The promise of generative artificial intelligence remains outside the gates of many small law firms, but that hasn't stopped some from using this time to evaluate and test products before securing access to this new technology.

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    BCLP Axes 50 Jobs In US, UK Amid Headcount Declines

    Following years of declining lawyer headcount, Bryan Cave Leighton Paisner LLP has confirmed that it is conducting a restructuring that will impact approximately 50 jobs in the U.S. and U.K., marking the second round of layoffs the firm has conducted in the past year.

  • Fla. Judge Can't Get Free Speech Ruling, Ethics Panel Told

    Special counsel for a Florida ethics panel is pushing back against a state judge's bid to exclude evidence from her ethics case that alleges her campaign speech about a rival amounted to ethical violations, saying such a ruling would be premature.

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    Influencer Says Ex-BigLaw Atty Can't Get Stalking Injunction

    A social media influencer urged a Florida federal court on Thursday to throw out a request from former Greenberg Traurig LLP patent attorney Allan Kassenoff for an injunction against cyberstalking as the lawyer pursues a $150 million defamation suit against him.

  • Law360 Pulse Spotlight On Mid-Law Work

    Keker Van Nest's representation of Meta in a suit against a former executive and Morrison Cohen's work on behalf of a venture capital fund lead this edition of Law360 Pulse's Spotlight On Mid-Law Work, recapping the top matters for Mid-Law firms from March 1 to 15.

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    As BCLP Bleeds Attys, Leaders Say Firm Is 'Turning A Corner'

    Bryan Cave Leighton Paisner LLP has seen several high-profile partner departures in recent months, including multiple department and firm leaders. Despite hiring 206 lawyers globally since the start of 2023, the law firm's headcount contracted 6%, with former partners pointing to "balance sheet issues" and sluggish profitability as drivers.

  • Voir Dire: Law360 Pulse's Weekly Quiz

    The legal industry marked the Ides of March with another busy week as BigLaw firms expanded their practices and headcounts. Test your legal news savvy here with Law360 Pulse's weekly quiz.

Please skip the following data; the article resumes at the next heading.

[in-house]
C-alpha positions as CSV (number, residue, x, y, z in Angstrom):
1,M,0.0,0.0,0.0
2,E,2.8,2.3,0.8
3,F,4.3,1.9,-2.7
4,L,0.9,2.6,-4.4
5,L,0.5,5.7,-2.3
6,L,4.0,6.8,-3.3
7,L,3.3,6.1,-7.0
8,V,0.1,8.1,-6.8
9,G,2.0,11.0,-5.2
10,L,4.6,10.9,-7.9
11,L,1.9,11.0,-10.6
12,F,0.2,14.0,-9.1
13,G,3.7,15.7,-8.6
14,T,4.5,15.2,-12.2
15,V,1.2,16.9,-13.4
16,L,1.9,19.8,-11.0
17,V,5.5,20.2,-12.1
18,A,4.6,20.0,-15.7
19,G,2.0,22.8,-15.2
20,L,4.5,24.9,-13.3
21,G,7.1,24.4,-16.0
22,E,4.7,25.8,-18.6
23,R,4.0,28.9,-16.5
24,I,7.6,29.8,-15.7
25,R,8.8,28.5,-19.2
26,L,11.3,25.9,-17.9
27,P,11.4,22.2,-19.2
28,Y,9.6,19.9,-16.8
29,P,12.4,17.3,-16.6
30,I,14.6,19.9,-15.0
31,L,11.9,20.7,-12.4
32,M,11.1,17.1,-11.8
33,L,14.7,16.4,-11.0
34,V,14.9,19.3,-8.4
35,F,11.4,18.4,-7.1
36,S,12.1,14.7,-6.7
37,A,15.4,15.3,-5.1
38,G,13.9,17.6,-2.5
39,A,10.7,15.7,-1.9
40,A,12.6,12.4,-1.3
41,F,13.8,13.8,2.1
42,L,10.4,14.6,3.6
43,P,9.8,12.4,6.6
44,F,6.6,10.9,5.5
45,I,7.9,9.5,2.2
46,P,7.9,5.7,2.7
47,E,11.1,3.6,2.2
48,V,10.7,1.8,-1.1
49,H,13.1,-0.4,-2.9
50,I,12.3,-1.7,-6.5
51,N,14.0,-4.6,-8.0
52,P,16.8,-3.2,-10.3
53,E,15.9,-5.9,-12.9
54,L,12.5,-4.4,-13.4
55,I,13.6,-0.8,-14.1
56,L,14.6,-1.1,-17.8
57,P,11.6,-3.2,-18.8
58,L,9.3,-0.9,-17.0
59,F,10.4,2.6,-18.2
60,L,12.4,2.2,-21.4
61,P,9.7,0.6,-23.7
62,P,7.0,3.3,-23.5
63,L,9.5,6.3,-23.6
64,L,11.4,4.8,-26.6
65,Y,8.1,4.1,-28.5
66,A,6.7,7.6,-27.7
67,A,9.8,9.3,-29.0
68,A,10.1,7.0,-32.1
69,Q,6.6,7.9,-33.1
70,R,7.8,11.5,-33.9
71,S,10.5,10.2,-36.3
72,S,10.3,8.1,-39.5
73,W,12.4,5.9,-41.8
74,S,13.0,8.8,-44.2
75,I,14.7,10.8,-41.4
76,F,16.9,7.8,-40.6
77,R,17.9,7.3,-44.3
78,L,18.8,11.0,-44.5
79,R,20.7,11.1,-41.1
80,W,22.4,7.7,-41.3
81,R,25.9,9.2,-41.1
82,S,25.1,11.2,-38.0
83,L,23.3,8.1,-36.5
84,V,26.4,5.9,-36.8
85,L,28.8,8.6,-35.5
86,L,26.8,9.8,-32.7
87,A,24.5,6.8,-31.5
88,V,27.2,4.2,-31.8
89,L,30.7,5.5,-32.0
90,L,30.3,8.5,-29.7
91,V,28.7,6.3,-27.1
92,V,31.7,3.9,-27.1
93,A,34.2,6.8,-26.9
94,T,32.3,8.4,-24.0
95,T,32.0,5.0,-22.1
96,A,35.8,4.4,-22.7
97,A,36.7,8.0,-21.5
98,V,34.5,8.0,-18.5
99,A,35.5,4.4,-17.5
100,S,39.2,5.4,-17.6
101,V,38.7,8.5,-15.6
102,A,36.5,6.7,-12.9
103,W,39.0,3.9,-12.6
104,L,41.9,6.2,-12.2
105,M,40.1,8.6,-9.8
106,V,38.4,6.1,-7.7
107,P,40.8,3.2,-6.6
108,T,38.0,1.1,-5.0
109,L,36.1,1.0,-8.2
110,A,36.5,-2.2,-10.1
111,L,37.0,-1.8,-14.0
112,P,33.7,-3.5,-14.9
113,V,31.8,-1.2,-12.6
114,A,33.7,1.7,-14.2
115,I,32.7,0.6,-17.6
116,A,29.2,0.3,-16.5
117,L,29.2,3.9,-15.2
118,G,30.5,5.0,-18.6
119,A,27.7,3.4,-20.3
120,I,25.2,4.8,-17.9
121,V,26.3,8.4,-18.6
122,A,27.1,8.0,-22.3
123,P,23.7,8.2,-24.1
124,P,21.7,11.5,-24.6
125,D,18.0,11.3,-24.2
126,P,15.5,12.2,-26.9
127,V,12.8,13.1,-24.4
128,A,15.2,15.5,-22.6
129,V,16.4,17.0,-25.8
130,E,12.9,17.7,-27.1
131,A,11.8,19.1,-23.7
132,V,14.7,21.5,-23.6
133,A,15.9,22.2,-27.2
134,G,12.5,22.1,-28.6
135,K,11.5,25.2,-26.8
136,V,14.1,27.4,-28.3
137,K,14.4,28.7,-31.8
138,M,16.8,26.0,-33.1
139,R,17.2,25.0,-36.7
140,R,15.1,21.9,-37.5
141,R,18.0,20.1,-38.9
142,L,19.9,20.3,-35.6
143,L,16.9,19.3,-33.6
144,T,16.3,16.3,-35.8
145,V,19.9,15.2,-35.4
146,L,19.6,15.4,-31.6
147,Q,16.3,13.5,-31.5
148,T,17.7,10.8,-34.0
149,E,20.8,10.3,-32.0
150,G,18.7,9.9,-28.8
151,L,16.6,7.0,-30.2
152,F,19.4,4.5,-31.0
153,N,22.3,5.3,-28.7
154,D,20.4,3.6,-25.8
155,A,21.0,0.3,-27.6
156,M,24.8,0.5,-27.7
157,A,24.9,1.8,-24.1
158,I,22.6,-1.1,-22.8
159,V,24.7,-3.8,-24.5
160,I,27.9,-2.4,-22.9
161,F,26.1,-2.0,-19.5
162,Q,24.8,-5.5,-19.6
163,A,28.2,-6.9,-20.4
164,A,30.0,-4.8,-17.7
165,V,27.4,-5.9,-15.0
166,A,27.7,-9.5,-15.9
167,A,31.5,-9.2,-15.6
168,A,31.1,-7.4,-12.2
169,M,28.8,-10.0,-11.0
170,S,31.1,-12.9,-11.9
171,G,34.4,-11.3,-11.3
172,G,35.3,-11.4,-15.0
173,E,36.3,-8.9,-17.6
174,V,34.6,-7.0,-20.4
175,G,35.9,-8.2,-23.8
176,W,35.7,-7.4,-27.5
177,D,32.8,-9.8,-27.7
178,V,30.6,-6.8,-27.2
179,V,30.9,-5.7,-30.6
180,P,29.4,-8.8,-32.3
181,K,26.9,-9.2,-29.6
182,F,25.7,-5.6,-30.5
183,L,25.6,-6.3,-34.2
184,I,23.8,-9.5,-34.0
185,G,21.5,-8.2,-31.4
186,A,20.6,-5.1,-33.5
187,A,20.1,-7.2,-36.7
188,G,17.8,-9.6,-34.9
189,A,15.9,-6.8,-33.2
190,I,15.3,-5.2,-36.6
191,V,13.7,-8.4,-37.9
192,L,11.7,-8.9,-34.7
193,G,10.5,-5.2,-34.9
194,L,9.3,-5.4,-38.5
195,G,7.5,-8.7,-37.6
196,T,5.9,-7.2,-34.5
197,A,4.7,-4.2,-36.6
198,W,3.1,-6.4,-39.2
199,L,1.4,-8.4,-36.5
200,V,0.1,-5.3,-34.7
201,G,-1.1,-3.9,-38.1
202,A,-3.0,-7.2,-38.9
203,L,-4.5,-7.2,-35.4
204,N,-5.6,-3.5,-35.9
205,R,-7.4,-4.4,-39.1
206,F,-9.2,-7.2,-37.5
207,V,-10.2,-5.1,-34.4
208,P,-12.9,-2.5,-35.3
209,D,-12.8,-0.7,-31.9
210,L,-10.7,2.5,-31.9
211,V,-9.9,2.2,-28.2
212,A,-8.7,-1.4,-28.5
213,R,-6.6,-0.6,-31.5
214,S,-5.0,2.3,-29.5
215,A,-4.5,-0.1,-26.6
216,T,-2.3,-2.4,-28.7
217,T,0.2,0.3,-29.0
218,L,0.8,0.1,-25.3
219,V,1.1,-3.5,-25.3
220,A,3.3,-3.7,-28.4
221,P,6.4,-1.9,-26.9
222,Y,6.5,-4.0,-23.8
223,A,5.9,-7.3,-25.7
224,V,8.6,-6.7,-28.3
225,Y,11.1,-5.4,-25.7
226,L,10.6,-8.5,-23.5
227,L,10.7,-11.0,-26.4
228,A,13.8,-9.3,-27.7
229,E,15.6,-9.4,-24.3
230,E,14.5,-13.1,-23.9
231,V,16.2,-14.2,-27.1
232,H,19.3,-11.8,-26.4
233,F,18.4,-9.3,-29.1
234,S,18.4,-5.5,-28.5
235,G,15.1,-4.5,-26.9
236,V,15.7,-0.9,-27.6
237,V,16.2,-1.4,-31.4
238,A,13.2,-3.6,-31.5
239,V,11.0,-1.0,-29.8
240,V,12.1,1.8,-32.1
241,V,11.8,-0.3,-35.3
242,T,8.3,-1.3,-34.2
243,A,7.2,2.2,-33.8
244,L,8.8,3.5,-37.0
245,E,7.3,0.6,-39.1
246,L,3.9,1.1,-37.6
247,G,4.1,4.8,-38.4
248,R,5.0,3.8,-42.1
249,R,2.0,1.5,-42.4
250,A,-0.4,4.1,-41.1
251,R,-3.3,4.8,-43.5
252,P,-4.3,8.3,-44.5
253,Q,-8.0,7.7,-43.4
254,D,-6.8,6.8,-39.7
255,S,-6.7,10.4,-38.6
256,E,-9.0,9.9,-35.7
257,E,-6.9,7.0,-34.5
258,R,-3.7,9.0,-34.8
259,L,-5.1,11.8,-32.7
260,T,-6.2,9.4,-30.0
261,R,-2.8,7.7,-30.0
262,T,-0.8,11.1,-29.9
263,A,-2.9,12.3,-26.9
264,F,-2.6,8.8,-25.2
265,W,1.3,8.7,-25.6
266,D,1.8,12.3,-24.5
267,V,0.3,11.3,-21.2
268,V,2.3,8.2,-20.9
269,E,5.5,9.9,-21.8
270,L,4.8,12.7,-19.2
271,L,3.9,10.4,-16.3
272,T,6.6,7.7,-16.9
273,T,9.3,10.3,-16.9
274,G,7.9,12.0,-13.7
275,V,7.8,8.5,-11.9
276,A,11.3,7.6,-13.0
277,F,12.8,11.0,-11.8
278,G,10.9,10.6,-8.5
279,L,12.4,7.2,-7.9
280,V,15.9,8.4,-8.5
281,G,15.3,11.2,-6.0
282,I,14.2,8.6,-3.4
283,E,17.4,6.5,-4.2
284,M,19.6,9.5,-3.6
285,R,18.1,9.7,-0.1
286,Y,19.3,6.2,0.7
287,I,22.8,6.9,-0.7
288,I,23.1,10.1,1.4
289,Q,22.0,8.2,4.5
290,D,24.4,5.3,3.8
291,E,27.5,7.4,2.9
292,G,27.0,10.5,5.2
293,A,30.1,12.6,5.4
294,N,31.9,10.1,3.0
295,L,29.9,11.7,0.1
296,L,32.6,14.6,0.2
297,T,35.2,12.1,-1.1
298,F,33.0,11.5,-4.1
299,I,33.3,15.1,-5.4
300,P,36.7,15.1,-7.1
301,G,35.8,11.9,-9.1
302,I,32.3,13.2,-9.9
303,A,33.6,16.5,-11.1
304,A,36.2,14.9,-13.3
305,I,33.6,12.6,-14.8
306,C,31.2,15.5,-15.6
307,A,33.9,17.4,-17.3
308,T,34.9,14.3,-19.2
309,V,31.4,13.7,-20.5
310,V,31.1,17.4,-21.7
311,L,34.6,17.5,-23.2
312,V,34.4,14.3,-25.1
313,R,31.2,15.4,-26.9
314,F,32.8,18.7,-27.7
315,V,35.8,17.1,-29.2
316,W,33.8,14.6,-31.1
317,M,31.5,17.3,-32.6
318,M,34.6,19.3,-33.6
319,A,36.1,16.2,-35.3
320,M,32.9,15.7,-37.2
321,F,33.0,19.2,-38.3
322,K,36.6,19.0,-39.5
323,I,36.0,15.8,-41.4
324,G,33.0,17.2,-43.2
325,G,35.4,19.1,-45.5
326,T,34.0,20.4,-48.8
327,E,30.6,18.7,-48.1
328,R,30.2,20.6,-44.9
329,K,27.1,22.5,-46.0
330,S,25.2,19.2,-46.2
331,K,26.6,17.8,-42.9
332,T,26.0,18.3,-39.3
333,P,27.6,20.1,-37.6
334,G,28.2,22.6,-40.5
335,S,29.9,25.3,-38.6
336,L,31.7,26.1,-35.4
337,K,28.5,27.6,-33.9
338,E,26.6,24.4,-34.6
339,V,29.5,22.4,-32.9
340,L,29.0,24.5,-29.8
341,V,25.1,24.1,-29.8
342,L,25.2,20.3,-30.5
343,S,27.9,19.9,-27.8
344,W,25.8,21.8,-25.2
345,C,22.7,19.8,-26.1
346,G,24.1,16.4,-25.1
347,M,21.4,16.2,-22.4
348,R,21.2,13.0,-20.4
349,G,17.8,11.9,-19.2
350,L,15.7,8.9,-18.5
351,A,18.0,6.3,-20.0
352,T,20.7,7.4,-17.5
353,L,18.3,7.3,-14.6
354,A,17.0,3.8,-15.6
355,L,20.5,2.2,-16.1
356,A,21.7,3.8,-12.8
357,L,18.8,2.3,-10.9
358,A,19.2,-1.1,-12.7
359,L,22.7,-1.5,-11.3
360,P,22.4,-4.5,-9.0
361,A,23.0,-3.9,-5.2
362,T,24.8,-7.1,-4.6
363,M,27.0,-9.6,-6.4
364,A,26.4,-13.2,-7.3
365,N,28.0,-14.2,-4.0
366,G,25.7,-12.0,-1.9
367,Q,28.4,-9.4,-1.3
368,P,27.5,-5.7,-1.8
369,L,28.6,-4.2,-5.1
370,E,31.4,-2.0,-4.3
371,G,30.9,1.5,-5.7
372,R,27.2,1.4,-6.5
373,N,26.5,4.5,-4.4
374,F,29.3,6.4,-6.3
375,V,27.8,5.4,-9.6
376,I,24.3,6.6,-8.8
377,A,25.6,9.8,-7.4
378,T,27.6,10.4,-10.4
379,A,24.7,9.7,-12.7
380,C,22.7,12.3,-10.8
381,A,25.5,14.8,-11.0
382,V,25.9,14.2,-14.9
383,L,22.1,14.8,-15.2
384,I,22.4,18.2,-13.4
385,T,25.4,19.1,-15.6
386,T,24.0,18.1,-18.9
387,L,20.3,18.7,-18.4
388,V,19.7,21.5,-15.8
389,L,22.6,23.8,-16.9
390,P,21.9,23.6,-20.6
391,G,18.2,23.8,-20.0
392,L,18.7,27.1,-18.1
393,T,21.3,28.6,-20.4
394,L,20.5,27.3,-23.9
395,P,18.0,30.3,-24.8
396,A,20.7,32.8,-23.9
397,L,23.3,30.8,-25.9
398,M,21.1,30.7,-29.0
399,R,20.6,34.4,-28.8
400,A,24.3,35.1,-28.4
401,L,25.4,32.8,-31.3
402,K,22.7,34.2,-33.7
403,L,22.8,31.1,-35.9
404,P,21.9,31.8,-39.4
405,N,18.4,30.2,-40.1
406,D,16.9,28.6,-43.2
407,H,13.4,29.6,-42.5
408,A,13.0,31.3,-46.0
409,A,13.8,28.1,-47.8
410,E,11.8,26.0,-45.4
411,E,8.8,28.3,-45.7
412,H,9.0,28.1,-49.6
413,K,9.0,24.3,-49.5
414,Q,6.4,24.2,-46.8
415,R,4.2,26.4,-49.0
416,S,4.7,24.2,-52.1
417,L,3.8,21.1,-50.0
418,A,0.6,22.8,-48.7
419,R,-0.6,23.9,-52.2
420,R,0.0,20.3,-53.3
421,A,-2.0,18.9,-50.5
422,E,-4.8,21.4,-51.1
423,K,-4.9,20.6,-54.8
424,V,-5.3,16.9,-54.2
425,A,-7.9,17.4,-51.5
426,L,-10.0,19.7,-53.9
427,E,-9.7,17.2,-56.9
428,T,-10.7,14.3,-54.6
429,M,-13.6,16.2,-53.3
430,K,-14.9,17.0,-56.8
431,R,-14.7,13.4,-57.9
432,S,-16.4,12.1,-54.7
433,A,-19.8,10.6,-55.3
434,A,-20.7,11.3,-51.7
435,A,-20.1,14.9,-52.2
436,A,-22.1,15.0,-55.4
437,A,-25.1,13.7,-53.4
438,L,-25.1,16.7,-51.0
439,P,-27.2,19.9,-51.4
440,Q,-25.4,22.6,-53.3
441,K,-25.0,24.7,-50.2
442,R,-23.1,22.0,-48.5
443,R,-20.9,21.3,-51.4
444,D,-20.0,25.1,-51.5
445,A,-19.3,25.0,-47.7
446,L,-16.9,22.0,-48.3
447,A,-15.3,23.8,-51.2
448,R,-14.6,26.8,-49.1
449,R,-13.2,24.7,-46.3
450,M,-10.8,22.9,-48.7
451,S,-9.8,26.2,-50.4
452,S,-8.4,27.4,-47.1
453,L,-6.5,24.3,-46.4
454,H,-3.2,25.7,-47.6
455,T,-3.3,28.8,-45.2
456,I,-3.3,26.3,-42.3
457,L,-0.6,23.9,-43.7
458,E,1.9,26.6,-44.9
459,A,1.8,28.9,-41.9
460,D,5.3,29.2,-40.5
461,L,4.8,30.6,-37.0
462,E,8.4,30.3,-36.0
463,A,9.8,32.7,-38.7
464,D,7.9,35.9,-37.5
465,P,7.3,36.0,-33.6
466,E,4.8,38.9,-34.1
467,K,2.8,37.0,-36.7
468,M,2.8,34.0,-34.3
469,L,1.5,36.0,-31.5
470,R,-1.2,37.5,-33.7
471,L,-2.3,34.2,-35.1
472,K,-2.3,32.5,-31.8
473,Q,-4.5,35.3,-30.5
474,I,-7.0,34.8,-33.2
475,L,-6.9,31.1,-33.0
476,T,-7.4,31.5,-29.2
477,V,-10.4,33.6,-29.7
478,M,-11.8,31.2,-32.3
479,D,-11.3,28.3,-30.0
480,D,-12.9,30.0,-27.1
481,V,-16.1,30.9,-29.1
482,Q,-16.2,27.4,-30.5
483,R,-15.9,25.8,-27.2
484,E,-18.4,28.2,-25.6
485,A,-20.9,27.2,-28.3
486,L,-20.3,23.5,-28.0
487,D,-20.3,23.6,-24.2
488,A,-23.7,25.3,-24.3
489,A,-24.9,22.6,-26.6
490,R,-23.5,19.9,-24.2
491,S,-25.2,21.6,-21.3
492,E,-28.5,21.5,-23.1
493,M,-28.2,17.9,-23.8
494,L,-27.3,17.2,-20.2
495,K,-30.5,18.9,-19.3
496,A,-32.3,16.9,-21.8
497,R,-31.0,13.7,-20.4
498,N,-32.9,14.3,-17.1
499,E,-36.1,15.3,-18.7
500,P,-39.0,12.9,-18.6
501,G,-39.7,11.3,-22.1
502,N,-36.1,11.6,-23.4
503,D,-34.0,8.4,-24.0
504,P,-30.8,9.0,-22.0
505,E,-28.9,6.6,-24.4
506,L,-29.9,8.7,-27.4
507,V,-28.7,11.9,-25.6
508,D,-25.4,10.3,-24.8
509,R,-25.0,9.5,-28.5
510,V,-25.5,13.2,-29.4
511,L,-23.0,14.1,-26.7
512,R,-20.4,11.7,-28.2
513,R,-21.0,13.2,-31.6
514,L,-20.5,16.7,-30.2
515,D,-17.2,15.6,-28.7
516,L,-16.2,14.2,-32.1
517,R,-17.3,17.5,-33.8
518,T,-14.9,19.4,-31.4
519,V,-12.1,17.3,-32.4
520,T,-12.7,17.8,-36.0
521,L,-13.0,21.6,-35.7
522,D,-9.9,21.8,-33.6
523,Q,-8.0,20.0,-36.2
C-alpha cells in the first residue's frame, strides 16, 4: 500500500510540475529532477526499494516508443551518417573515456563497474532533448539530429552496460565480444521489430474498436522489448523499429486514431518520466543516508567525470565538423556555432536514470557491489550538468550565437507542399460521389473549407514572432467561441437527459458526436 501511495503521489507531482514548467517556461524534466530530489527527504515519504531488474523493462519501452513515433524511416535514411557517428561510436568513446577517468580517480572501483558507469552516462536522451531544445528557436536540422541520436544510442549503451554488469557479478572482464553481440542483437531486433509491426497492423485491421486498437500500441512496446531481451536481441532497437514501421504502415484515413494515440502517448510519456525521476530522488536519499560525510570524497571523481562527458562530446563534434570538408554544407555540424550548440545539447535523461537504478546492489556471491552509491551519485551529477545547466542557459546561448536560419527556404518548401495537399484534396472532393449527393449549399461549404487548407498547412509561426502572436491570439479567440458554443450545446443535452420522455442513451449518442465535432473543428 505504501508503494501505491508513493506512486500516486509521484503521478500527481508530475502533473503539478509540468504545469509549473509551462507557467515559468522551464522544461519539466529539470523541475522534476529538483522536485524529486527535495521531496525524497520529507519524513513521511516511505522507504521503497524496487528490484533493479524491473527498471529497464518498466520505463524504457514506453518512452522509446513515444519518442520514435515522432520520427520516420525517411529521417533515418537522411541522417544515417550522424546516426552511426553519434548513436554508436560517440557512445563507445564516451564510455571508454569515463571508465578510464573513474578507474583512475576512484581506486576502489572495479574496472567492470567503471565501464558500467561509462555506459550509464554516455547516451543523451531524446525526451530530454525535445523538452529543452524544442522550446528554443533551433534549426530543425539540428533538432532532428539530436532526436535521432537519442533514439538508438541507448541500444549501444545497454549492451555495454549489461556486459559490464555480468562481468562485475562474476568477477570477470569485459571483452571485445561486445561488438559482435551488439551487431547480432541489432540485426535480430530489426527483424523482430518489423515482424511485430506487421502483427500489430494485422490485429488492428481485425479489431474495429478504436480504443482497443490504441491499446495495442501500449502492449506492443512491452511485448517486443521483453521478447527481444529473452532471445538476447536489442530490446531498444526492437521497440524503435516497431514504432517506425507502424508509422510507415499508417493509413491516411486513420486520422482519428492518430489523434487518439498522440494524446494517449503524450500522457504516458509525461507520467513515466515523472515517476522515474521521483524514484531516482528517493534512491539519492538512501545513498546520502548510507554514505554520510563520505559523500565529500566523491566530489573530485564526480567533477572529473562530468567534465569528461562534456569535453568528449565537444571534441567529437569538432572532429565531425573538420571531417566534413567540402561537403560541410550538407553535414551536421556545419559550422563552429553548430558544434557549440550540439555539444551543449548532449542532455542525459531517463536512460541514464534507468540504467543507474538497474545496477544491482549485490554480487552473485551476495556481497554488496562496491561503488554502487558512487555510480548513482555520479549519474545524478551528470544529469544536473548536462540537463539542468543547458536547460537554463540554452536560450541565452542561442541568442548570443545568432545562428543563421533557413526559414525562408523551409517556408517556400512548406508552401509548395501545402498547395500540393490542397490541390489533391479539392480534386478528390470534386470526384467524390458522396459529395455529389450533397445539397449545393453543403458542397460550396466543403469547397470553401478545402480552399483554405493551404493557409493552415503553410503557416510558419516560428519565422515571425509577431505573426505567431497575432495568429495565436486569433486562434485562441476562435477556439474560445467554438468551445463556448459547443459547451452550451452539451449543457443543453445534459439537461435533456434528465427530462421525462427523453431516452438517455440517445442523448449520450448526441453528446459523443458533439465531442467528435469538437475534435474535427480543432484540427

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    'Perfect Storm' Caused 2023 Surge In Law Firm Leasing

    U.S. law firms in 2023 took on nearly 17 million square feet of office space, an unprecedented level of leasing activity driven by major law firm moves into trophy buildings in New York City, according to a report from commercial brokerage firm Cushman & Wakefield.

  • Law360 Legal Lions Of The Week

    Akin Gump Strauss Hauer & Feld LLP and Littler Mendelson PC kick off this week's edition of Law360 Legal Lions, with a win for business groups striking down the National Labor Relations Board's joint employer rule.

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    What GCs Want To See From Firms' New AI Practices

    As artificial intelligence practice groups pop up in law firms around the country, what do general counsel want from their external lawyers when it comes to this burgeoning technology?

  • Trump Can't Duck Classified Doc Charges Over Vagueness

    The Florida federal judge overseeing the criminal prosecution of former President Donald Trump over the alleged mishandling of classified documents at his Mar-a-Lago estate denied his bid Thursday to toss the indictment based on the "unconstitutional vagueness" of the Espionage Act, opting instead to punt the issue to later in the case.

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Expert Analysis

  • Why Firms Should Help Associates Do More Pro Bono Work Author Photo

    Associates may hesitate to take on the added commitment of pro bono matters, but such work has tangible skill-building benefits, so firms should consider compensation and leadership strategies to encourage participation, says Rasmeet Chahil at Lowenstein Sandler.

  • Confronting The Stigma Of Alcohol Abuse In Legal Industry Author Photo

    The pandemic has likely exacerbated the prevalence of problem drinking in the legal profession, making it critical for lawyers and educators to address alcohol abuse and the associated stigma through issue-specific education, supportive assistance and alcohol-free professional events, says Erica Grigg at the Texas Lawyers' Assistance Program.

  • Opinion

    Lawyers Have Duty To Push For Immigration Court Reform Author Photo

    Attorneys must use their collective voice to urge federal lawmakers to create an Article I immigration court outside executive branch control, helping address the conflicts of interest, political influence and lack of adjudication consistency that prevent migrants from achieving true justice, say Elia Diaz-Yaeger and Carlos Bollar at the Hispanic National Bar Association.